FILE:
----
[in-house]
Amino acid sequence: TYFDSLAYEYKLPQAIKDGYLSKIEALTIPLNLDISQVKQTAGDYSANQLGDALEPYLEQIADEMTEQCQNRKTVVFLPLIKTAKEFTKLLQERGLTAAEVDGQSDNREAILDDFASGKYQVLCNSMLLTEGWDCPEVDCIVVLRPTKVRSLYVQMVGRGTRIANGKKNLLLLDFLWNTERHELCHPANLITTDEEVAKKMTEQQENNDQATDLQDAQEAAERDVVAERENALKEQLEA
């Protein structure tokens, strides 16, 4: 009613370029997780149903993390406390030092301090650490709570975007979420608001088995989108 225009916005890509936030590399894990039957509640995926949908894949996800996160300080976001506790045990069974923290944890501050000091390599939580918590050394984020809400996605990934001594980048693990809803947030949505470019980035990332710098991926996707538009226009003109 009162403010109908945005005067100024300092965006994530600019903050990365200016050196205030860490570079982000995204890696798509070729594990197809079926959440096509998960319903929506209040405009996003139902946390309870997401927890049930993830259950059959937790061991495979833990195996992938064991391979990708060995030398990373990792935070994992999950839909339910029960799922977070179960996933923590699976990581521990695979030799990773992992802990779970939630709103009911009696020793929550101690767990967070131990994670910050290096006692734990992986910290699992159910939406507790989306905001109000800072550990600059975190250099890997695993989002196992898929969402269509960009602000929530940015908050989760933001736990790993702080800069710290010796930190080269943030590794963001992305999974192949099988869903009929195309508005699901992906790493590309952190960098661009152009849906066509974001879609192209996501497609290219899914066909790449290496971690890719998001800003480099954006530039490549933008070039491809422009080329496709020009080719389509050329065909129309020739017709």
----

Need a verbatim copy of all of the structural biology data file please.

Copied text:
[in-house]
Amino acid sequence: TYFDSLAYEYKLPQAIKDGYLSKIEALTIPLNLDISQVKQTAGDYSANQLGDALEPYLEQIADEMTEQCQNRKTVVFLPLIKTAKEFTKLLQERGLTAAEVDGQSDNREAILDDFASGKYQVLCNSMLLTEGWDCPEVDCIVVLRPTKVRSLYVQMVGRGTRIANGKKNLLLLDFLWNTERHELCHPANLITTDEEVAKKMTEQQENNDQATDLQDAQEAAERDVVAERENALKEQLEA
């Protein structure tokens, strides 16, 4: 009613370029997780149903993390406390030092301090650490709570975007979420608001088995989108 225009916005890509936030590399894990039957509640995926949908894949996800996160300080976001506790045990069974923290944890501050000091390599939580918590050394984020809400996605990934001594980048693990809803947030949505470019980035990332710098991926996707538009226009003109 009162403010109908945005005067100024300092965006994530600019903050990365200016050196205030860490570079982000995204890696798509070729594990197809079926959440096509998960319903929506209040405009996003139902946390309870997401927890049930993830259950059959937790061991495979833990195996992938064991391979990708060995030398990373990792935070994992999950839909339910029960799922977070179960996933923590699976990581521990695979030799990773992992802990779970939630709103009911009696020793929550101690767990967070131990994670910050290096006692734990992986910290699992159910939406507790989306905001109000800072550990600059975190250099890997695993989002196992898929969402269509960009602000929530940015908050989760933001736990790993702080800069710290010796930190080269943030590794963001992305999974192949099988869903009929195309508005699901992906790493590309952190960098661009152009849906066509974001879609192209996501497609290219899914066909790449290496971690890719998001800003480099954006530039490549933008070039491809422009080329496709020009080719389509050329065909129309020739017709």